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India Fights Back Pandemic: An All-Out Effort to Supply the Medical Oxygen to Needy States

Shortage in supply of liquid medical Oxygen can be seen everywhere COVID-19 cases have spiked in the second wave.

As the country fights with all available resources, the universe of leaders, influences and opinion makers is divided to two clear groups with diametrically opposite approaches to the crisis. One, who are putting all the efforts to address the woes of citizens. Other, who want to be part of the ecosystem that creates panic, and anguish even though they are in the position of managing the pandemic and taking responsibility and corrective measures for the shortcomings we face.

While the likes of Delhi CM Arvind Kejriwal fall in the latter category, we will now examine the slew of mammoth efforts being put to address the situation on a war-footing.

Seamless Transport of Medical Oxygen Ensured by MHA

The Ministry of Home Affairs (MHA) has invoked the Disaster Management Act, 2005 to facilitate hassle-free movement of Liquid Medical Oxygen tankers between the States.

The order states, “no restriction shall be imposed on the movement of medical oxygen between the States and transport authorities shall be instructed to accordingly allow free inter-state movement of oxygen carrying vehicles.”

It should be noted that large liquid Oxygen manufacturing units are concentrated in few states. These States and the adjoining States want to reserve safety stock to meet their demand amidst the raging infections. There were reports of States hoarding medical oxygen or restricting its supply to other States. The MHA order assumes significance in this backdrop.

It has paved way for the Police Force to take action in this regard.

Monitoring at the Highest Level

On April 22, Prime Minister Narendra Modi held a high-level meeting to review the medical oxygen supply across the country and discuss ways and means to further augment its availability.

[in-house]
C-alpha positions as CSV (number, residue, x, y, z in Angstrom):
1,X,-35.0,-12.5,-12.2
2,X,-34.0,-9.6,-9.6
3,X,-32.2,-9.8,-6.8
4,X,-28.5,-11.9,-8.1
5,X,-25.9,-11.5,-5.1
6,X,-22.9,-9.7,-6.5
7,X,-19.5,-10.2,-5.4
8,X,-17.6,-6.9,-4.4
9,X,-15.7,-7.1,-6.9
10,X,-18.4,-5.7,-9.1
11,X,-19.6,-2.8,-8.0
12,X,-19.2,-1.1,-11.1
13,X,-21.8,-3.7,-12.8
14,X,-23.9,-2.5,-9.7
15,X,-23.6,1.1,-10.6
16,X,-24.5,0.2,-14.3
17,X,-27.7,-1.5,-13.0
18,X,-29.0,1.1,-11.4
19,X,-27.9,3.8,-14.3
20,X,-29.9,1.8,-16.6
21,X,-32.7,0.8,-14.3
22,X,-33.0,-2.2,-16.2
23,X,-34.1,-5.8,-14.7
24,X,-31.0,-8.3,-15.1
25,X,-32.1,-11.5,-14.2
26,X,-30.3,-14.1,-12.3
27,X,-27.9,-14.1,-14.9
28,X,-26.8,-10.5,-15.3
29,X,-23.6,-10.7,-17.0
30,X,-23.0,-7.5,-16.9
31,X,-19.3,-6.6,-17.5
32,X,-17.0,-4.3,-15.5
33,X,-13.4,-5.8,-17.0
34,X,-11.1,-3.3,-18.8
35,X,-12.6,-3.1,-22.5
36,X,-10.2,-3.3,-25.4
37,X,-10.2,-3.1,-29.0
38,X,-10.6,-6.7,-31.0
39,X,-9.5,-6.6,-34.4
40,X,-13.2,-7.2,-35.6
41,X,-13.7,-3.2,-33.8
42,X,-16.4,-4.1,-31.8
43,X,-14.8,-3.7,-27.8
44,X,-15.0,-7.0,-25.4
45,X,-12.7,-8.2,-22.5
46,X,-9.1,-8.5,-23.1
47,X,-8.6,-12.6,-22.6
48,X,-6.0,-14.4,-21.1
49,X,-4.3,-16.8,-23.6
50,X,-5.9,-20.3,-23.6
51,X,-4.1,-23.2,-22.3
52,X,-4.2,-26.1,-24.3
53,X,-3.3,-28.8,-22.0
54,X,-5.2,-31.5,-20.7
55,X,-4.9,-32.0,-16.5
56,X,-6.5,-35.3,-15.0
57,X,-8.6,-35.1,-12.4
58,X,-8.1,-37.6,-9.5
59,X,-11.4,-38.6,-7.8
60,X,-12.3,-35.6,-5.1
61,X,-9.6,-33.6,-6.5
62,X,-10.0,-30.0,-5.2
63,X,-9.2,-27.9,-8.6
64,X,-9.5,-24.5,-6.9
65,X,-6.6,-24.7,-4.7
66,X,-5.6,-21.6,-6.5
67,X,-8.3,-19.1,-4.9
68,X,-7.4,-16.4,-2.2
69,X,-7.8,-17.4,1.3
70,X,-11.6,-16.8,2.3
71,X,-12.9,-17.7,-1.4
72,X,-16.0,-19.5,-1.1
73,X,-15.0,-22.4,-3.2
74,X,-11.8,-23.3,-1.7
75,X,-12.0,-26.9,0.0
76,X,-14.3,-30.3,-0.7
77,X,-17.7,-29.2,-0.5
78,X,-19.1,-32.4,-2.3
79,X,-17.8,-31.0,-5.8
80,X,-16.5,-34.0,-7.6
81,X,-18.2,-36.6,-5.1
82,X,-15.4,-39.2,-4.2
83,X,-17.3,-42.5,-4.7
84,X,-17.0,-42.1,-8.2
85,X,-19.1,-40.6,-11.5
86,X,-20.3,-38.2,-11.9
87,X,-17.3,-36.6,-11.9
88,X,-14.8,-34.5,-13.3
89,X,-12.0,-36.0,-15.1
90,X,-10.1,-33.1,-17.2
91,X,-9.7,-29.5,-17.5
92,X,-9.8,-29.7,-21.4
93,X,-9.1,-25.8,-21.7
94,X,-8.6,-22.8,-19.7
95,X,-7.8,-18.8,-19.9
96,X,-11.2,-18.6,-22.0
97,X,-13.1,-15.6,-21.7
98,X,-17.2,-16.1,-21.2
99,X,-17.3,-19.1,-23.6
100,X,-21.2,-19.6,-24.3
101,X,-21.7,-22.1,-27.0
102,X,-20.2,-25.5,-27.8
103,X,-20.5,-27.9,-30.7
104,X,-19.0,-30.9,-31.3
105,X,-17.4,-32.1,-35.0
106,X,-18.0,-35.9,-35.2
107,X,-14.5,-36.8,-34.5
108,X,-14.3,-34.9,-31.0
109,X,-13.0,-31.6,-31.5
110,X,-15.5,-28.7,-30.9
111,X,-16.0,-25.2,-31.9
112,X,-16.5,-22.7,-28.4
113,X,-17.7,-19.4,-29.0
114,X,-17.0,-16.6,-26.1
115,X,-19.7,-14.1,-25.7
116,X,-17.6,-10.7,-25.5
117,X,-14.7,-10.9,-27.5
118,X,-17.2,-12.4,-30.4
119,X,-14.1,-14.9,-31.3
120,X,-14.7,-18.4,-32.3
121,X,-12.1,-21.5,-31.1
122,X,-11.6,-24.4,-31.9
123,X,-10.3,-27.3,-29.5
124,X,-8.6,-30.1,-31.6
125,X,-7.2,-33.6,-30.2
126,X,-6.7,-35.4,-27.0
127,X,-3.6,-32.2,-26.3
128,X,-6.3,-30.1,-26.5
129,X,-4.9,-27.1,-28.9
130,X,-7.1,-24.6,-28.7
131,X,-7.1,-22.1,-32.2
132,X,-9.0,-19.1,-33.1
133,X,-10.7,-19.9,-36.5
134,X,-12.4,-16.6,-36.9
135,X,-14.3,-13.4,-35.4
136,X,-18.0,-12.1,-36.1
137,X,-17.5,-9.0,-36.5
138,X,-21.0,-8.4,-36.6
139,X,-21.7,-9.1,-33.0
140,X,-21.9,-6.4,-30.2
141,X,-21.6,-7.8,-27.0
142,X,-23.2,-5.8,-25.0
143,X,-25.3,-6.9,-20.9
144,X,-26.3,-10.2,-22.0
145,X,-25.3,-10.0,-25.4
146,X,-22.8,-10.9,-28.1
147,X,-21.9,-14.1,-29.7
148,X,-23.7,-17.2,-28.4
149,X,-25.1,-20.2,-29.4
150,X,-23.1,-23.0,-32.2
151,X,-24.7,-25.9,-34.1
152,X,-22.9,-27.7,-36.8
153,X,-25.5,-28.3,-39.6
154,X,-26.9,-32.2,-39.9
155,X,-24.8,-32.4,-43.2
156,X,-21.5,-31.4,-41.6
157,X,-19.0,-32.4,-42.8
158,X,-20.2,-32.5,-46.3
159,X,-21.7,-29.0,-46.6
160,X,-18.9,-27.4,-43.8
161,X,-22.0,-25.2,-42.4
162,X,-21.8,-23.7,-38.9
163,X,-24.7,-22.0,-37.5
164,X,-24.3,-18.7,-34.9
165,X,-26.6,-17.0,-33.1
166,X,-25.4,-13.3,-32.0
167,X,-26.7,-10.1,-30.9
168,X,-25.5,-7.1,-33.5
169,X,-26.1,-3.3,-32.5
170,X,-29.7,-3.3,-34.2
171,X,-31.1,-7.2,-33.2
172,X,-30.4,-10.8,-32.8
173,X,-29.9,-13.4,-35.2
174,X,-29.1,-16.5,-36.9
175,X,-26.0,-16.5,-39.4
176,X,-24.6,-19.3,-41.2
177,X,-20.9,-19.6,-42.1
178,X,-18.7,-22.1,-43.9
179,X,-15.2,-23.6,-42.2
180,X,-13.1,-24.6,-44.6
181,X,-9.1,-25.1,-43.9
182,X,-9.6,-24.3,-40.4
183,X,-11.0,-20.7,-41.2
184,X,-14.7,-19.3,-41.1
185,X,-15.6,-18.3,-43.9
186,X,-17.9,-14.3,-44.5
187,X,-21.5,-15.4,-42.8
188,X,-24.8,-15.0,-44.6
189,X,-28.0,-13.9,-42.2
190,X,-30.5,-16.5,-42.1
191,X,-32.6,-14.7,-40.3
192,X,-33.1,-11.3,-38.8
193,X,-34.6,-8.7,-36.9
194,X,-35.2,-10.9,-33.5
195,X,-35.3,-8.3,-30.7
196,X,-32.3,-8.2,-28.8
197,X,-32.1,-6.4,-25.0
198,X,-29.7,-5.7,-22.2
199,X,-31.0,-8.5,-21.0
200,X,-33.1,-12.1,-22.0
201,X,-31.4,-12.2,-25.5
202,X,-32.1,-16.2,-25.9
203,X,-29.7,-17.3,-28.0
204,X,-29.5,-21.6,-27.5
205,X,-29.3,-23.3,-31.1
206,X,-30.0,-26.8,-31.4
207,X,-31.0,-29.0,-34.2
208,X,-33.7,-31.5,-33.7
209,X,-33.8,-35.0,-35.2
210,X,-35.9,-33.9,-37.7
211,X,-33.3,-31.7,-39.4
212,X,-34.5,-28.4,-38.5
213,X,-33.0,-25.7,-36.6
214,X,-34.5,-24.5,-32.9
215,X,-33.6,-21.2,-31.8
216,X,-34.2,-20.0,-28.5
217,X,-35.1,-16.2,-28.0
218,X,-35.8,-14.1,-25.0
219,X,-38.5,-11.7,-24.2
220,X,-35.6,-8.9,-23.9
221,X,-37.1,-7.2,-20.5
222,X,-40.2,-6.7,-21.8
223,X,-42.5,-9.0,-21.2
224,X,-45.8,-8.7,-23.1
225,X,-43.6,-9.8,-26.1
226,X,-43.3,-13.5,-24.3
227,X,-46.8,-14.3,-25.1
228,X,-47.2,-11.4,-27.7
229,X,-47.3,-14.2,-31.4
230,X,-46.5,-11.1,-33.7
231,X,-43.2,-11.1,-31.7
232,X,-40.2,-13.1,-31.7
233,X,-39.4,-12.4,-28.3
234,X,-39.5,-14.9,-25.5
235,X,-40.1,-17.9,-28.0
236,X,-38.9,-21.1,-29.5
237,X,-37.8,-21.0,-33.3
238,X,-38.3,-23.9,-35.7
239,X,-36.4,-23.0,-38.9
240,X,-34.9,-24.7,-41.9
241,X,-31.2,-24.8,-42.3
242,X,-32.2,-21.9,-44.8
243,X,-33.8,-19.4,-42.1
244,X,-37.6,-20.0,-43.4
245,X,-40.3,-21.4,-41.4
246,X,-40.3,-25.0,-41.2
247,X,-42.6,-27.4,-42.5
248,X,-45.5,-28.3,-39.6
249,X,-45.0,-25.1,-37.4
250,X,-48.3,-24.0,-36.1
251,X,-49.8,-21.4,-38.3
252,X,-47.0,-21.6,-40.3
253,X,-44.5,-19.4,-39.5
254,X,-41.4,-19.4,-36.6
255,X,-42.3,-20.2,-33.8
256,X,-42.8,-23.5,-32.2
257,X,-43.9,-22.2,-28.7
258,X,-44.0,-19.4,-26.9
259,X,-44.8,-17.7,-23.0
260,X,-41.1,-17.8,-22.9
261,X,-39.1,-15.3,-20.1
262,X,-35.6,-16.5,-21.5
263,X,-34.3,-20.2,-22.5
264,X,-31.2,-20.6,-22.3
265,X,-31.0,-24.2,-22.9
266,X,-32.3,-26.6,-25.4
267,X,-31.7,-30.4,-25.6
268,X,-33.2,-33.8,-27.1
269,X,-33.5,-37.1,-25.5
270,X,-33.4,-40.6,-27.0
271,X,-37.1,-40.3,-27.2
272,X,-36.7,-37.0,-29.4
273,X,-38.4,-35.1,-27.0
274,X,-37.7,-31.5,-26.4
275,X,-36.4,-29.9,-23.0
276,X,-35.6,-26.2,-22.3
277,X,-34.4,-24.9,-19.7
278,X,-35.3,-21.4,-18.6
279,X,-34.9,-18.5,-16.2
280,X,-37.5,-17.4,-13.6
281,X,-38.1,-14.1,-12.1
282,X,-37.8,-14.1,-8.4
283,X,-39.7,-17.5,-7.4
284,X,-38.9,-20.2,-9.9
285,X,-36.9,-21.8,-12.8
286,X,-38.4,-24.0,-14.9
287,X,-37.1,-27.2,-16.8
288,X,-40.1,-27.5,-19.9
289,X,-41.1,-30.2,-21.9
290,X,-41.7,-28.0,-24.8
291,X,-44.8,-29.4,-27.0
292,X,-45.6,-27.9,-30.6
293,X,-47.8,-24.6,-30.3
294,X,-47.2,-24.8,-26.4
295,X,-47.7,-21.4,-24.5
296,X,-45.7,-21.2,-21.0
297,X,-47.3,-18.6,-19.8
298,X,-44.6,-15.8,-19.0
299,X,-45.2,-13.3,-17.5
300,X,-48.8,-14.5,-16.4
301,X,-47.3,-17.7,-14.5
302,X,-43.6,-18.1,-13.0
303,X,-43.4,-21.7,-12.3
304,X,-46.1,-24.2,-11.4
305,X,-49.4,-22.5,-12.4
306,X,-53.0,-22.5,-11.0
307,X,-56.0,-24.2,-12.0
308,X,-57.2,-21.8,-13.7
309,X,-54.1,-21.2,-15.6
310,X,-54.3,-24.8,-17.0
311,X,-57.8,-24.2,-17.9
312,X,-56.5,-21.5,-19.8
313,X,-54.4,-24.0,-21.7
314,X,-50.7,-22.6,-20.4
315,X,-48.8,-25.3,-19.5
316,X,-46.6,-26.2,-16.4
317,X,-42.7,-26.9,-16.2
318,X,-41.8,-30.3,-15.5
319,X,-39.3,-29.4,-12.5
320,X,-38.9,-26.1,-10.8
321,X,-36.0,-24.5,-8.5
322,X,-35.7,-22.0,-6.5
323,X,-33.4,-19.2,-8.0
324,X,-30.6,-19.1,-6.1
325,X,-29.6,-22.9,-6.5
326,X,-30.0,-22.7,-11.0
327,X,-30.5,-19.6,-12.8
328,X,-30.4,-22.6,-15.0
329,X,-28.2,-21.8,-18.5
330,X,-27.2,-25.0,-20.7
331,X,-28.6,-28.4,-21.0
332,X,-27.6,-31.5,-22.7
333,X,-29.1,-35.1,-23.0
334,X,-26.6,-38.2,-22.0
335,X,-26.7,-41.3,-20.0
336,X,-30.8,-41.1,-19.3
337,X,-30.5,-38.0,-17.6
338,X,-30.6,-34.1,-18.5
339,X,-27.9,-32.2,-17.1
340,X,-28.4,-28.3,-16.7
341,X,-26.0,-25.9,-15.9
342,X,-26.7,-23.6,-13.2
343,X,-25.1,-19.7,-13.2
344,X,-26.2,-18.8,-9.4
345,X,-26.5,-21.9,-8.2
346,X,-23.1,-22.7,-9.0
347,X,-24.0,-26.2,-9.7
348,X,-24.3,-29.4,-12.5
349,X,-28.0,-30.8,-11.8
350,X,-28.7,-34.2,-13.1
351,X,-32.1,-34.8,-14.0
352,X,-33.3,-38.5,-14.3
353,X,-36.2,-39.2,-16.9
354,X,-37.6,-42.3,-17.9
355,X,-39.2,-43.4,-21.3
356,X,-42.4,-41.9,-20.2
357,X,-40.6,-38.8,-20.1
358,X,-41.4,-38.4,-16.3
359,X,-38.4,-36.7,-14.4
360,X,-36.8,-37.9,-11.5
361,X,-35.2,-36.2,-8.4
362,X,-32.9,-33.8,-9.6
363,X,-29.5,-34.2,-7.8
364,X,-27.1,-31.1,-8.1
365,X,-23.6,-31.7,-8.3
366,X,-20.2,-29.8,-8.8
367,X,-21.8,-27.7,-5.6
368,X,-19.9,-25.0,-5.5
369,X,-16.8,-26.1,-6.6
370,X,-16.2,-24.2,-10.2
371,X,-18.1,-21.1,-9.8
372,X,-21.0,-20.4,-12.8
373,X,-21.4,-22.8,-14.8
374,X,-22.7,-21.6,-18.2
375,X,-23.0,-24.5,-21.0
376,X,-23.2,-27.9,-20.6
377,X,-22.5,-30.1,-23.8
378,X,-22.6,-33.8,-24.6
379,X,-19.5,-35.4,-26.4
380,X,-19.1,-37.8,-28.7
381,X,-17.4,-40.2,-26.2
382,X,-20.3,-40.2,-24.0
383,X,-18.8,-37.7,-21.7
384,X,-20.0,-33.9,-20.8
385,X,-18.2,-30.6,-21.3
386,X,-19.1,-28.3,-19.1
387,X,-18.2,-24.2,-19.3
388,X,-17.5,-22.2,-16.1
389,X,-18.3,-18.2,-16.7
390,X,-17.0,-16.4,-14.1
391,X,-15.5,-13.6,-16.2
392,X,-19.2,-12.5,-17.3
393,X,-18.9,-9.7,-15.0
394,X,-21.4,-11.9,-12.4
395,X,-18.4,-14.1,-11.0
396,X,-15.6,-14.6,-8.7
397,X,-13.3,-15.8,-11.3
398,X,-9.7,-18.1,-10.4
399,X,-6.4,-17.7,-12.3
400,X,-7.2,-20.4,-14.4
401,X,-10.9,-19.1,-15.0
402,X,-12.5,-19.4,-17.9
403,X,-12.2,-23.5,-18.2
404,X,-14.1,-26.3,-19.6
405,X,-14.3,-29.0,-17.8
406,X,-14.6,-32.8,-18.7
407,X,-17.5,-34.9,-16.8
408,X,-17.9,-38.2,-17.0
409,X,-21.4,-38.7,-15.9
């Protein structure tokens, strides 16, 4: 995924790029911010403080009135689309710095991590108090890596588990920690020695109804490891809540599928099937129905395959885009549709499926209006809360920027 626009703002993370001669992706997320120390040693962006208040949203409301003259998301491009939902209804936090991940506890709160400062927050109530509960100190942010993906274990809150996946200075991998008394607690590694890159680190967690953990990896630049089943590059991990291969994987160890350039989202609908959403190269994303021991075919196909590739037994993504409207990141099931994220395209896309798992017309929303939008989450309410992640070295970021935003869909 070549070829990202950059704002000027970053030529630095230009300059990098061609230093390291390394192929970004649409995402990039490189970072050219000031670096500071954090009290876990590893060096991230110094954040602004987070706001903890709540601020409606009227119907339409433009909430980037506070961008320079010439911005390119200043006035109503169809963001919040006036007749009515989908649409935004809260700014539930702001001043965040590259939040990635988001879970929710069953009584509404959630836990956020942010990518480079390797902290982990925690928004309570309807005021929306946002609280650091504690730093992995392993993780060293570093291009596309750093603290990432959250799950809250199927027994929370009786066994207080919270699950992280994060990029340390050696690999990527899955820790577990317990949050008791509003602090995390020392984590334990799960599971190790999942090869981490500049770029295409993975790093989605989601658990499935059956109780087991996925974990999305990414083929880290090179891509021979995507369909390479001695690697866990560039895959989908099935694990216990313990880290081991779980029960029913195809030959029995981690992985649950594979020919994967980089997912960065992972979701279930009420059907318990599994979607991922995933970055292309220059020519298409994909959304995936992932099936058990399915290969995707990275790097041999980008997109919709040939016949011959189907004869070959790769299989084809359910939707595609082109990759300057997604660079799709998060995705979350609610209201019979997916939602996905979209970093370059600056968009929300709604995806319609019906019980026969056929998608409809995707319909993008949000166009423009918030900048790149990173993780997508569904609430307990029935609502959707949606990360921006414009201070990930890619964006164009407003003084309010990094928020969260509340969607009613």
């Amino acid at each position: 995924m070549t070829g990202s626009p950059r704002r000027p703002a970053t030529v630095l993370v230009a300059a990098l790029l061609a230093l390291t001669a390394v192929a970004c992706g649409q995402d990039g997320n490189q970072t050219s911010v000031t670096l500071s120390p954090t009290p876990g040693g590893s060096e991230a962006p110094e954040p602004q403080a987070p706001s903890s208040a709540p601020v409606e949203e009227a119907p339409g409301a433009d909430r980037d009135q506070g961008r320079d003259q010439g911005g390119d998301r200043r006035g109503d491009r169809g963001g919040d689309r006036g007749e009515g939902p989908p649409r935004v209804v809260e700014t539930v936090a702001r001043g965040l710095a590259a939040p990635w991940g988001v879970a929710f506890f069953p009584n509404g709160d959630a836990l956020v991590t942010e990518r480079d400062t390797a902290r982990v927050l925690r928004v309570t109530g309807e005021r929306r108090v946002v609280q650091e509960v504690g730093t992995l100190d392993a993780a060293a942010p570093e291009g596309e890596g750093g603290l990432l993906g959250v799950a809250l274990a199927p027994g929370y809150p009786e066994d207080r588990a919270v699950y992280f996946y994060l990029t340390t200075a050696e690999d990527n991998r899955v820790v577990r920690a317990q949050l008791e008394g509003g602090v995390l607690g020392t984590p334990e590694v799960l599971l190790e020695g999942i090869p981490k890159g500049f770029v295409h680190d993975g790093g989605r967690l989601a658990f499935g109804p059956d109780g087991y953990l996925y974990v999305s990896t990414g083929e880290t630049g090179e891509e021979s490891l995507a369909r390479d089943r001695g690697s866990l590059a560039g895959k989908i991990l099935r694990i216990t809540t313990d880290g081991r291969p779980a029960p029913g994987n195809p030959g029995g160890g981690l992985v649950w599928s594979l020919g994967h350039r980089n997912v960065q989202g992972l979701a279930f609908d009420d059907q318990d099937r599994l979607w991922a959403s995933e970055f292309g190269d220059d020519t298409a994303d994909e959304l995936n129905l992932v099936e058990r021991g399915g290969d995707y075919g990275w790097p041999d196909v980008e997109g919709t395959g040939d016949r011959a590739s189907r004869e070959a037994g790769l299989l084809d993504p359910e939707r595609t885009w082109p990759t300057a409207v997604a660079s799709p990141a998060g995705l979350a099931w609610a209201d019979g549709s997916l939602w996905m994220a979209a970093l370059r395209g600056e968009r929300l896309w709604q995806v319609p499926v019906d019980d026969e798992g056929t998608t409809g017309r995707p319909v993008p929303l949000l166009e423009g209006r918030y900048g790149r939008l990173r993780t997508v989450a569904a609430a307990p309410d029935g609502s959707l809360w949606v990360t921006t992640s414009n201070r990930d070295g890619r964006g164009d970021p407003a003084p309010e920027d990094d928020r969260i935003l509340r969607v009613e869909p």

These are the figures that indicated progress in addressing the issue.

  • Against the present demand of 6,785 MT/ day of Liquid Medical Oxygen, from 20 states, the Government of India has allocated 6,822 MT/ day to these states from April 21 itself.
  • It was noted that in the last few days, availability of Liquid Medical Oxygen has been increased by about 3,300 MT/ day with contributions from private and public steel plants, industries, oxygen manufacturers as well as through prohibition of supply of the same for non-essential industries.
  • The PM spoke about the need to fix responsibility with the local administration in cases of obstruction of movement or distribution of the same. He also asked ministries to explore innovative ways to increase production & supply of medical oxygen.
Indian Air Force Pitched In

The Indian Air Force (IAF) is assisting in airlifting of empty liquid medical Oxygen tankers and containers for refilling. Upon refilling they may travel through road and railways. But airlifting empty tankers/containers to destinations saves the overall turnaround time.

Oxygen Express

As reported earlier, Indian Railways Oxygen Express initiative is connecting the states with the plants in industrial belt to meet their demand of liquid medical oxygen.

Action at Local Level

While there are some states which are trying to solely blame the Centre in an evident cover up of their unpreparedness, there have been some efforts at the local level that need acknowledgement and may serve as a template to other administrations as well. Here is one from Surat.

Import of Oxygen Generation Plants

The Centre has moved to procure medical oxygen generation plants that can be set up in the hospital premises itself.

Amidst all the anguish, the fact that the present medical Oxygen crisis is largely because of supply constraints should be noted. Liquid Oxygen plants are concentrated close to mining industries in states like Jharkhand and Odisha. When there is a sudden surge of demand from far away states, it takes time to put logistics in place which needs coordination among various departments of both the Centre and the State. States which should have created sound medical Oxygen supply units in local hospital premises clearly failed on that front. However, the Centre, without passing the buck has risen to the occasion to invest ample energy and resources for easing the supply of Liquid Medical Oxygen in these times.

You can read more in our article: Blaming PM-Cares Fund for the Shortage in Supply of Medical Oxygen? Consider These Facts

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